Williamsport alumni volleyball event reunites players, supports Kelly fund

October 20, 2012|By DANIEL KAUFFMAN |
  • Nancy Dean, a 1992 graduate, and 1995 graduate Lynde (Tritsch) Senuta battle at the net during the 90s game at Saturday's Williamsport Alumni Volleyball event.
By Ric Dugan/Staff Photographer

WILLIAMSPORT — The rallies that happened on Williamsport High School’s volleyball court Saturday afternoon were part of a much more significant rally — the one by the community to remember the late Samantha Kelly.

With the help of dozens of people who have had a hand creating the Wildcats’ rich and storied volleyball tradition for the last 35 years, the first-ever Williamsport Alumni Volleyball event became a reality, with all the proceeds benefiting the Samantha Kelly Memorial Fund.

Kelly was an All-County standout for Williamsport’s volleyball and tennis programs from 2008 until her life was cut short by an auto accident that also claimed the life of classmate Brendon Colliflower last May.

“This is just something that’s indescribable,” said Kelly’s mother, Jonna Vinci. “Hearing what everyone says about Sam, and it’s all positive, that helps me. I just want to keep her memory alive.”

That’s where the Samantha Kelly Memorial Fund comes in. Vinci said the fund would provide a $1,000 college scholarship each year for four years to a Williamsport athlete, based on academics. There are plans to eventually build a local sports complex to host youth tournaments in volleyball and boys soccer.

“We traveled so many miles to go to so many events (for Sam and her younger brother Jack), and with the number of people here in this area, we think a facility like that would really benefit the area,” Vinci said.

Janet Gigeous, through the Nick Adenhart Memorial Fund, contributed $3,500 to the Kelly fund on Saturday.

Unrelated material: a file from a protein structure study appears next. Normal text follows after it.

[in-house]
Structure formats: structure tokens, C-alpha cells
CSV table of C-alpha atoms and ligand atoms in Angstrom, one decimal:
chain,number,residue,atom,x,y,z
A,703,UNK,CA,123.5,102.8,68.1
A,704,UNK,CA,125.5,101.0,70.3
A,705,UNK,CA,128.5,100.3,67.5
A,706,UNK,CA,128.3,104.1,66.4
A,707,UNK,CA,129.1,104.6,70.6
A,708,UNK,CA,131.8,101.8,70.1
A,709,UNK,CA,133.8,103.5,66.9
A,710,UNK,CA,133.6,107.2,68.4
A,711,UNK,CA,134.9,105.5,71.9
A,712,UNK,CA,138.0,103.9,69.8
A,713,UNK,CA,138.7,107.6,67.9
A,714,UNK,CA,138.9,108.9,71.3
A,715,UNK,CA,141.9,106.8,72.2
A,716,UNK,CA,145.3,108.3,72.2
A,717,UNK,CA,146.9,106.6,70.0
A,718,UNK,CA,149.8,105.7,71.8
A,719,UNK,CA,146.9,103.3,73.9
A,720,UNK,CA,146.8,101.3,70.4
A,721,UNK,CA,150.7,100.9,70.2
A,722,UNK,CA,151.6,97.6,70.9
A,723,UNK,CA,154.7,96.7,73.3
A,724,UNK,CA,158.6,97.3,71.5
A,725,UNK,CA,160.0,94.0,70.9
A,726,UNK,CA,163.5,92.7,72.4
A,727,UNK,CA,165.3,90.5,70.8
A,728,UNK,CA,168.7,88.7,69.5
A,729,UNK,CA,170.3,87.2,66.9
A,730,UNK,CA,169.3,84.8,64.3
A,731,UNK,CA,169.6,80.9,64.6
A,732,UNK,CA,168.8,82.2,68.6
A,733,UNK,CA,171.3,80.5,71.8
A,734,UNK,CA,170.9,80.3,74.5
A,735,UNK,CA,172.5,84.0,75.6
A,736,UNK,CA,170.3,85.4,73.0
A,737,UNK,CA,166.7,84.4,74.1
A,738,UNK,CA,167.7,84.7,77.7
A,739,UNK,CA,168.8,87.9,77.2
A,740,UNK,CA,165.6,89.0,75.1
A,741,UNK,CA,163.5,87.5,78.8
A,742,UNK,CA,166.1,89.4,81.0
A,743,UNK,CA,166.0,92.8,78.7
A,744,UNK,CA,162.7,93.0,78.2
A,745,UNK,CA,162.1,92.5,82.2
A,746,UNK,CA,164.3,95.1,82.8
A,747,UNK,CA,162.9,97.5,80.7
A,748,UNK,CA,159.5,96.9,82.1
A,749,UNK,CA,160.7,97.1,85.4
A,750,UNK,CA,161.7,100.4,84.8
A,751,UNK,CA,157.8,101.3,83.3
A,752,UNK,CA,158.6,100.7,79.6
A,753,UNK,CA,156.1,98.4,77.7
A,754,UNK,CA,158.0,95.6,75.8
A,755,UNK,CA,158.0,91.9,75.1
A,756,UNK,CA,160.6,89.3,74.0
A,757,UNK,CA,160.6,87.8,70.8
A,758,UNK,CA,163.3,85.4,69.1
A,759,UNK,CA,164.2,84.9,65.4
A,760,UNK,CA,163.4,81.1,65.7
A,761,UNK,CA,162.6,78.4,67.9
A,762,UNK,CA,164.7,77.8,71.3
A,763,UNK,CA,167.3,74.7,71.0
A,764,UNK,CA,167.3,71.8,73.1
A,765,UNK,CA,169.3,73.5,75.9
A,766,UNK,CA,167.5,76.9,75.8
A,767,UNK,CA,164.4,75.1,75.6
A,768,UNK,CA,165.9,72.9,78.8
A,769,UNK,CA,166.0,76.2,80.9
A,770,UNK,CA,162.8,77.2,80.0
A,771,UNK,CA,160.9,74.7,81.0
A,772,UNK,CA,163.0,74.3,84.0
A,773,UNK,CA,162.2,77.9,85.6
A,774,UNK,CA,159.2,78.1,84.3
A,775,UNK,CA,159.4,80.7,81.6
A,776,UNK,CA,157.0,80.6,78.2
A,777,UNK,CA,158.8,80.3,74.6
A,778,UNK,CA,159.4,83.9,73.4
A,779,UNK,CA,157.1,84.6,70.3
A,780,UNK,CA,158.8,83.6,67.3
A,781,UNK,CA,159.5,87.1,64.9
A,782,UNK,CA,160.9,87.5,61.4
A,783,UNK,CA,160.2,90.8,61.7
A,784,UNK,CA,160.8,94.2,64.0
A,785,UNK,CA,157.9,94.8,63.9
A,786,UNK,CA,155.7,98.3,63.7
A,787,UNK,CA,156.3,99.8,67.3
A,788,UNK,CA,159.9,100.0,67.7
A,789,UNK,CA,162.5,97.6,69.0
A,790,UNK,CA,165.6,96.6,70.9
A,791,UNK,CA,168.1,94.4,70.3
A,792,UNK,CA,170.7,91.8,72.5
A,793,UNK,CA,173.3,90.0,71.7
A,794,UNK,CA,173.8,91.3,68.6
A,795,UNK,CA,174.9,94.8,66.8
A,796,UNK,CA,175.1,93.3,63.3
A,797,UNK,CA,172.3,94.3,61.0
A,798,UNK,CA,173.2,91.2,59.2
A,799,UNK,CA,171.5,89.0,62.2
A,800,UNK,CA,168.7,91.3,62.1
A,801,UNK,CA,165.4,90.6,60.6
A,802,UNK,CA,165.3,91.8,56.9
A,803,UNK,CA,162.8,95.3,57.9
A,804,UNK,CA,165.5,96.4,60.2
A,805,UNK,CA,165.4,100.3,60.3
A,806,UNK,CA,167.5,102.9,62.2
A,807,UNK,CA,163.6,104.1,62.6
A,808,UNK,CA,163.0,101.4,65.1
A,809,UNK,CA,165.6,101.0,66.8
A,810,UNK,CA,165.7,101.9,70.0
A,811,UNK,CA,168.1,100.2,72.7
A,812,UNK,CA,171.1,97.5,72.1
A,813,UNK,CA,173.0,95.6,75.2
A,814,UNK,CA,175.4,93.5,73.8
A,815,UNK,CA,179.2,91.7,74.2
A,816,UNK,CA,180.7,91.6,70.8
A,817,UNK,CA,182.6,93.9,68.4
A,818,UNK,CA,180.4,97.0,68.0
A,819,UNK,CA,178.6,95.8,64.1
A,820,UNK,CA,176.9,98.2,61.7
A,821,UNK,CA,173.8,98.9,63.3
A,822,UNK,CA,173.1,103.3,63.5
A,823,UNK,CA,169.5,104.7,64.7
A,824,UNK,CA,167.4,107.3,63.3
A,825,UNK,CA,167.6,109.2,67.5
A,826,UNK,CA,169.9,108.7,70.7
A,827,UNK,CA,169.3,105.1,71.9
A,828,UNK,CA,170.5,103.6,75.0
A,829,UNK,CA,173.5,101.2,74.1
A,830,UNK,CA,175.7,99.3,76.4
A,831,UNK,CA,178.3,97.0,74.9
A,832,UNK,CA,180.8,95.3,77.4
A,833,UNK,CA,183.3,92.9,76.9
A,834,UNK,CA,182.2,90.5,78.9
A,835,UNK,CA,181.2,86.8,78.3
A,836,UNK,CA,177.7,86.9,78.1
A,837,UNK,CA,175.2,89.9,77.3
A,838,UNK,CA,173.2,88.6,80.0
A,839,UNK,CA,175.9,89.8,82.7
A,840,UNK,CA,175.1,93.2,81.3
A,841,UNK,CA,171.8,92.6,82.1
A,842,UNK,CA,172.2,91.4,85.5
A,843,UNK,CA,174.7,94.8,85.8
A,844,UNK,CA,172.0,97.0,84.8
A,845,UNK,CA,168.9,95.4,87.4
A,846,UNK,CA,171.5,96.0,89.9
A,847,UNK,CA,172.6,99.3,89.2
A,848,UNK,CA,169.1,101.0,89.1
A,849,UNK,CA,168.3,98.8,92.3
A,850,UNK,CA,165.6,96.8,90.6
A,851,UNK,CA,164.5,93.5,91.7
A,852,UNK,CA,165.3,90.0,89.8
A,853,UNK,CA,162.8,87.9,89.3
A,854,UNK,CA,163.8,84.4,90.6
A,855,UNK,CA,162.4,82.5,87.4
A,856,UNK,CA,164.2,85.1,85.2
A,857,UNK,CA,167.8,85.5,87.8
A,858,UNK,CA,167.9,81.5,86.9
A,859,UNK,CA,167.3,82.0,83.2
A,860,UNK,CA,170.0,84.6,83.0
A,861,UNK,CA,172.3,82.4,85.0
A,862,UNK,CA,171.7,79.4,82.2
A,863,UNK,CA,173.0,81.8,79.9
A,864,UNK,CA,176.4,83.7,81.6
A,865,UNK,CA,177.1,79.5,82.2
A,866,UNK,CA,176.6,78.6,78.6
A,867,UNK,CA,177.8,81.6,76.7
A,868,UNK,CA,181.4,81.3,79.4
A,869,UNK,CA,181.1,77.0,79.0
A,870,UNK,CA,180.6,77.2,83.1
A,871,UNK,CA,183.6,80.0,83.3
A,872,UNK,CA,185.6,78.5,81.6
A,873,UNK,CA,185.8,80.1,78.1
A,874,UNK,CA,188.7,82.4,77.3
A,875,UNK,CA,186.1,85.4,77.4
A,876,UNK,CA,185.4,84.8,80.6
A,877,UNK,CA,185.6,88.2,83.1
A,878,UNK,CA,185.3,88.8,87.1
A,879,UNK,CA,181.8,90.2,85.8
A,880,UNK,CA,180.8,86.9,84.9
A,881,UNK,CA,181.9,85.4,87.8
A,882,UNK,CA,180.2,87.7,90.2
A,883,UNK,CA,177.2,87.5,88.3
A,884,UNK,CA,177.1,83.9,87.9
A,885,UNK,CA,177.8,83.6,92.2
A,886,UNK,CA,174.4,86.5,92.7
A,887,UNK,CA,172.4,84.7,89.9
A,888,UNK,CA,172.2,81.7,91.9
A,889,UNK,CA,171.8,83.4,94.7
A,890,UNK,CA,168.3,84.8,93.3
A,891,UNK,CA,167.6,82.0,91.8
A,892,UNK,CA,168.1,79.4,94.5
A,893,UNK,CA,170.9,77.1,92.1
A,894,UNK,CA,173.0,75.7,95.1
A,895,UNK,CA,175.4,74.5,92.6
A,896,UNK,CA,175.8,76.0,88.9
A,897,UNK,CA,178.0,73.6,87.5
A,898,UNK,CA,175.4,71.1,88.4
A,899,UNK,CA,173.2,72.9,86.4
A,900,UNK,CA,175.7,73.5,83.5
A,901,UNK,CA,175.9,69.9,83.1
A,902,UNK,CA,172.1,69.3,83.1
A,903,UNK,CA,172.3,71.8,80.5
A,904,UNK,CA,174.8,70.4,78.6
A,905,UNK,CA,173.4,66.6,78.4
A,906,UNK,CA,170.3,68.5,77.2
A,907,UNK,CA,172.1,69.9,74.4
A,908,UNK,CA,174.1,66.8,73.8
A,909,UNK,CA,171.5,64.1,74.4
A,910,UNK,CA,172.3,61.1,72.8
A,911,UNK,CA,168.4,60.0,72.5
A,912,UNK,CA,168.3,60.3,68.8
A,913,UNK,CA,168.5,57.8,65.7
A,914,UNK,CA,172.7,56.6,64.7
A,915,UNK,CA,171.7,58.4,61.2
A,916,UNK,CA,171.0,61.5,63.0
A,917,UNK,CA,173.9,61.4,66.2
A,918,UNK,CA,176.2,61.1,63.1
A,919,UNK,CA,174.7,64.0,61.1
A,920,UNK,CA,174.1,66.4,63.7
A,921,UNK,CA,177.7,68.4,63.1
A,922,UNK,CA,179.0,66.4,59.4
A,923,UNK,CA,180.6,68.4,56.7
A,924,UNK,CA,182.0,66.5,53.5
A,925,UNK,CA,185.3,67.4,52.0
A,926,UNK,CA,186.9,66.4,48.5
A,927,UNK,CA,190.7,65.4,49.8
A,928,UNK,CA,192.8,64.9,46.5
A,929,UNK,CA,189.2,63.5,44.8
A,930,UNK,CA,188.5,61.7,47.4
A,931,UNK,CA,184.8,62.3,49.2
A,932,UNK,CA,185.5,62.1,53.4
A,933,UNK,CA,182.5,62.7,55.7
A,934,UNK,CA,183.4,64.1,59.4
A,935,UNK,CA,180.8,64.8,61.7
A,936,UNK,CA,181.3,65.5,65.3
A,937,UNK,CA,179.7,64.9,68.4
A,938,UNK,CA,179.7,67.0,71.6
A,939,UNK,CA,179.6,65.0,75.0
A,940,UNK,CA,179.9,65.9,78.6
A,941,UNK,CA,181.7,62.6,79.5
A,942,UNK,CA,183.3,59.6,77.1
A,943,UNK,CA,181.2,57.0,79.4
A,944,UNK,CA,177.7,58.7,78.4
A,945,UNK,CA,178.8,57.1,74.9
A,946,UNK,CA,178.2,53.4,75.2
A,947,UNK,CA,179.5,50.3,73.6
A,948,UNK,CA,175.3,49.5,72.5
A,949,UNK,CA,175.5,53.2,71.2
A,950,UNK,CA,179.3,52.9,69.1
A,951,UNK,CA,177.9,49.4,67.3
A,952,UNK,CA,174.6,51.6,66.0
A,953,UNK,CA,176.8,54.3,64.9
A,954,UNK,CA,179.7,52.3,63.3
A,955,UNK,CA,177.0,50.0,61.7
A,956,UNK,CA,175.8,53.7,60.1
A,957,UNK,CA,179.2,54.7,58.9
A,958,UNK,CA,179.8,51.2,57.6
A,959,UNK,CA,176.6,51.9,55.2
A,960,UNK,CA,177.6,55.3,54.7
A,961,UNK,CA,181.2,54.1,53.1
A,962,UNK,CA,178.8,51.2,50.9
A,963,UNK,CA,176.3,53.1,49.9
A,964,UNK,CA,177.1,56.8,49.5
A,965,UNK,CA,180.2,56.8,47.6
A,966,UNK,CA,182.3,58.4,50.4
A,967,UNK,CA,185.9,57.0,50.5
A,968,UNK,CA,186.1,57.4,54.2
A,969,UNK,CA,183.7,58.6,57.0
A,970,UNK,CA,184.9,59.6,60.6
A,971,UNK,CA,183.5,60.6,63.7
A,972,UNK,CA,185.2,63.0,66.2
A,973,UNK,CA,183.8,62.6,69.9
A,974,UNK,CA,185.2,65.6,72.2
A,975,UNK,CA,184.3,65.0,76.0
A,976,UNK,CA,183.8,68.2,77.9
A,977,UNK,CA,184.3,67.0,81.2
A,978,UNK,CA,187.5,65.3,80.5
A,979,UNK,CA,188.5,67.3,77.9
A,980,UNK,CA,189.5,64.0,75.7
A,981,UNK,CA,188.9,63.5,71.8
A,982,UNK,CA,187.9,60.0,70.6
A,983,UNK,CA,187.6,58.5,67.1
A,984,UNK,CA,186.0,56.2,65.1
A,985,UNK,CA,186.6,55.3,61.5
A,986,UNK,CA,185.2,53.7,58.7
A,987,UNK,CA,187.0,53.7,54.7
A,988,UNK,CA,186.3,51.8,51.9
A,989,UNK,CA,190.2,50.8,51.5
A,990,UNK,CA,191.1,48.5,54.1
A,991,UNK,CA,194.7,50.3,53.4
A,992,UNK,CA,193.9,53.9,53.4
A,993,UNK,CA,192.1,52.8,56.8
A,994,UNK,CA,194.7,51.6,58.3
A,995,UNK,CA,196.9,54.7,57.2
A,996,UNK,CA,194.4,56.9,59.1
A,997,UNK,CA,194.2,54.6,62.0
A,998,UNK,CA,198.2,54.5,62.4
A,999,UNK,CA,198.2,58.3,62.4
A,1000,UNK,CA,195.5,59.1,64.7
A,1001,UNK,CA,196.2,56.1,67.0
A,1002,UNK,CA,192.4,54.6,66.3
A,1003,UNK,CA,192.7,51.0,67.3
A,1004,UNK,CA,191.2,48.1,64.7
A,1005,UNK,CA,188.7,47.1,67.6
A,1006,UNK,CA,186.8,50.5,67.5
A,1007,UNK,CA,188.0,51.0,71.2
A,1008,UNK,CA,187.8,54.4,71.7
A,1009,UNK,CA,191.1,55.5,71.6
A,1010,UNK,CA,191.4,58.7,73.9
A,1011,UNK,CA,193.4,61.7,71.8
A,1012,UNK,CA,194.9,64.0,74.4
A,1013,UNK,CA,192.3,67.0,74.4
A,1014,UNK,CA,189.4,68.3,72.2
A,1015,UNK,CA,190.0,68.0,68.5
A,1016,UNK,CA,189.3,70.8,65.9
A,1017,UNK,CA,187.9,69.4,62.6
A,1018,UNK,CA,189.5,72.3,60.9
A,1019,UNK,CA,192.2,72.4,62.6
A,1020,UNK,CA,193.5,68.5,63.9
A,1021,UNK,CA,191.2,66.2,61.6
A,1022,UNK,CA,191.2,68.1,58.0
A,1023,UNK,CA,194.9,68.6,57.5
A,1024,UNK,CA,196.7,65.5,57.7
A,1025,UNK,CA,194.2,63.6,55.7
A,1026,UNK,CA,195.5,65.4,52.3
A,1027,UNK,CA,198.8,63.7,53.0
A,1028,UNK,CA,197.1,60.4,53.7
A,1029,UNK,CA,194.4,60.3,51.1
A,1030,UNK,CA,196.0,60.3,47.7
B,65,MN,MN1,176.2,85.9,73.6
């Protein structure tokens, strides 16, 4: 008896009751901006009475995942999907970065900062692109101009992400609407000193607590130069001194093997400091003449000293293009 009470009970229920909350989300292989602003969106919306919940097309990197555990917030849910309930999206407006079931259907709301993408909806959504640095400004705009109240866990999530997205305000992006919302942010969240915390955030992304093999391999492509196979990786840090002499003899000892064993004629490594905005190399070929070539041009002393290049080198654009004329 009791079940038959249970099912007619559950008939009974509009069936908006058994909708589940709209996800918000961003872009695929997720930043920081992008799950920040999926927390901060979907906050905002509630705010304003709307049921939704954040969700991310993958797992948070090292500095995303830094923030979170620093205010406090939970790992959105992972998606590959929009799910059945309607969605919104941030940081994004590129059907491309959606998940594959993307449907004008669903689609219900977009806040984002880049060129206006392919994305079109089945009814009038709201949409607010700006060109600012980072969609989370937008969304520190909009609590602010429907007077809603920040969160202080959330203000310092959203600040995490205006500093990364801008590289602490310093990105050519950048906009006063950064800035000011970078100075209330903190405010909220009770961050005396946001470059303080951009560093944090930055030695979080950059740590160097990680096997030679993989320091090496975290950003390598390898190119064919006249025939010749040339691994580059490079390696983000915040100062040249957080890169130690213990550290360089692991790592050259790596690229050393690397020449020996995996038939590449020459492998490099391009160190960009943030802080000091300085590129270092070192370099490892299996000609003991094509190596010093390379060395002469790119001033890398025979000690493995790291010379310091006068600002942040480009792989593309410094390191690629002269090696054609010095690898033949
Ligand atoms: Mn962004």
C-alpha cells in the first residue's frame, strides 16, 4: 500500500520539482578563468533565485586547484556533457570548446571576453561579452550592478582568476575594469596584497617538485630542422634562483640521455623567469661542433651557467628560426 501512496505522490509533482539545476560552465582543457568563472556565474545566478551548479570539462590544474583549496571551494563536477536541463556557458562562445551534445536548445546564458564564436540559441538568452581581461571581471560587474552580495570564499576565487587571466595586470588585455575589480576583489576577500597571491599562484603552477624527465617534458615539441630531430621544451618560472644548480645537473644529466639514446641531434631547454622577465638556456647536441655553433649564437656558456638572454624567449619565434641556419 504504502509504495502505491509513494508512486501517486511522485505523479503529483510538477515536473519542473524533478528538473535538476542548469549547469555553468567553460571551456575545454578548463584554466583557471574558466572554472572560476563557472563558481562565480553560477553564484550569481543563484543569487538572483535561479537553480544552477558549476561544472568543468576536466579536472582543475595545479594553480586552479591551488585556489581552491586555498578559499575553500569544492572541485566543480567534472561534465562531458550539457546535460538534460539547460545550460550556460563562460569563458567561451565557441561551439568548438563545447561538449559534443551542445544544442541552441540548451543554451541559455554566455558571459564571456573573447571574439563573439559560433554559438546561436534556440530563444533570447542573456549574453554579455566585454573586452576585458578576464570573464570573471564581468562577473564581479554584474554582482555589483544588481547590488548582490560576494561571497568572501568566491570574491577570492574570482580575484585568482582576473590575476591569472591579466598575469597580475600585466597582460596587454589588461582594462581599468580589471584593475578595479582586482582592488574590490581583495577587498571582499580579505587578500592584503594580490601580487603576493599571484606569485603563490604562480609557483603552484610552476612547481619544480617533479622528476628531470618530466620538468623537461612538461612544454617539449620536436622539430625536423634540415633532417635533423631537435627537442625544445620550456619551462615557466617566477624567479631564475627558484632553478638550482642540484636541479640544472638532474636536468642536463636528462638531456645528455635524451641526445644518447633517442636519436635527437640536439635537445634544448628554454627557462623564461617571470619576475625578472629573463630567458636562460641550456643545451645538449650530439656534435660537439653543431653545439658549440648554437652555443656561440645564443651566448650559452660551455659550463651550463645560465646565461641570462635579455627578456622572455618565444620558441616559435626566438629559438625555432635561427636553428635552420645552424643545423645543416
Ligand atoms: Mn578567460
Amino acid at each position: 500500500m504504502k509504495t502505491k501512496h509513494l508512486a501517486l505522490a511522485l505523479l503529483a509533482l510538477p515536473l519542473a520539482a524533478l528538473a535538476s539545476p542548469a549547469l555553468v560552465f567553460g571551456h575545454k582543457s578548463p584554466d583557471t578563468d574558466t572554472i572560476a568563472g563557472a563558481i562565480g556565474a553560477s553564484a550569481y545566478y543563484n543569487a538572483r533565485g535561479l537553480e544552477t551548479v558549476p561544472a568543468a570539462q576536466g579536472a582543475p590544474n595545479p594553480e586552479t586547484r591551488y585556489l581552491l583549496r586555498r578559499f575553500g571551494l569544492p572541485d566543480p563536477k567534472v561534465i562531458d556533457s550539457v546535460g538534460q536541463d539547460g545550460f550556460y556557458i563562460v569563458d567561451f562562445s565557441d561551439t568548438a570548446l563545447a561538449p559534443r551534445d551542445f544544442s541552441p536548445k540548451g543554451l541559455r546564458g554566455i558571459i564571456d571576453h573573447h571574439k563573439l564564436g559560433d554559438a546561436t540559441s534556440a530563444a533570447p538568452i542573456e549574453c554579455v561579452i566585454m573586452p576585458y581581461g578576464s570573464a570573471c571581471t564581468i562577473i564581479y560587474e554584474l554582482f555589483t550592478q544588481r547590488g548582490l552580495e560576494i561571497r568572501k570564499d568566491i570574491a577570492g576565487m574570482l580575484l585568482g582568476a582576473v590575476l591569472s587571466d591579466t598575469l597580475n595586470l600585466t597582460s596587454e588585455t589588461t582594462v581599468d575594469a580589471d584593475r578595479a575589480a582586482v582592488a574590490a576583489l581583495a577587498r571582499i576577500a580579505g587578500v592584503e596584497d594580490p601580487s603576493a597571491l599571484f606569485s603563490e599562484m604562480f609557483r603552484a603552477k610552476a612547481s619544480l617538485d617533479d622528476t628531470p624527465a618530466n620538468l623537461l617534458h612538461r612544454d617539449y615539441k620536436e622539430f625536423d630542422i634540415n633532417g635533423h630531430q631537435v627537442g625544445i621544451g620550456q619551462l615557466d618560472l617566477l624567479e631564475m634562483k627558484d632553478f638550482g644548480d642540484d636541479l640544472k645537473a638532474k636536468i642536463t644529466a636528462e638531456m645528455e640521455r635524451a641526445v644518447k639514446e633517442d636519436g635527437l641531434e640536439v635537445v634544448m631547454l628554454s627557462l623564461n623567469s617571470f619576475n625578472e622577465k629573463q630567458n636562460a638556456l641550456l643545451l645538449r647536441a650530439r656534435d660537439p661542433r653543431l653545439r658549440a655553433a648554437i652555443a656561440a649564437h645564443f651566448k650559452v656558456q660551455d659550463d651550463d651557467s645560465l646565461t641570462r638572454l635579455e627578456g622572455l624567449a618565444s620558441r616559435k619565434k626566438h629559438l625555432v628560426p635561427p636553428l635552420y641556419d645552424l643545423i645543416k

Gigeous is the mother of Adenhart, who was a pitcher at Williamsport in 2003-04 and for the Los Angeles Angels in 2008-’09 before he was killed in an auto accident in Fullerton, Calif., in April 2009.

“This is all about remembering Sam, playing a game she loved in a place where she impacted a lot of people,” Gigeous said. “That’s why I’m here and why it was most important to come.”

The money donated to the Kelly fund was raised at the Nick Adenhart Memorial 5K in Williamsport in June.

“Our strategy with the (Adenhart) fund is to keep the money raised in a certain community in that community,” Gigeous said. “That’s not just the strategy here, but in other places Nick played.”

“We have this fund and we know what we want to do to give back to the community, so (Gigeous’) help is amazing,” Vinci said. “Unfortunately, we have something to share, but it’s another Williamsport community member helping out. ... It’s been amazing how the community has responded, and you don’t see that until, unfortunately, something like this happens.”

Gigeous, Vinci and current Williamsport volleyball coach Emily Crabtree were teammates on the 1980 team that reached the Maryland Class B (now Class 2A) state final. Gigeous and Crabtree also played on the 1981 squad that won the Wildcats’ first of 12 state championships.

They all took part in the 1980s game, which opened the afternoon’s festivities. It was the first time Gigeous and Vinci had seen each other since high school.

“Reconnecting was the best part,” Gigeous said. “I’ve seen people I haven’t seen since graduation, and it was neat to play with them. It all comes back to you, their tendencies and everything.”

“Our biggest response was from the old ladies. There were 30 who signed up for the 80s game,” Crabtree said. “It was a lot of fun, but I’m sure they’ll be saying something different tomorrow.”

Coaches Cindy Neugebauer (six championships from 1981 to 1992), Kristi Gee (two championships in 1999 and 2002) and Crabtree (four championships in 1995 and 2003, ’04 and ’05) were all on hand, with Crabtree and Gee coaching teams throughout the afternoon.

“It’s just really cool to be part of a tight-knit community which supports each other,” Crabtree said. “There are people here who have no connection to volleyball but are here because they’re part of the community. The volleyball tradition is just a small part of that, but it brought a lot of people here together today.

“At the end of the 80s game, I asked for all the mothers who had daughters playing, either here or somewhere else, to come down for a photo. Seeing all the mothers and daughters together and seeing the different generations, that was really neat.”

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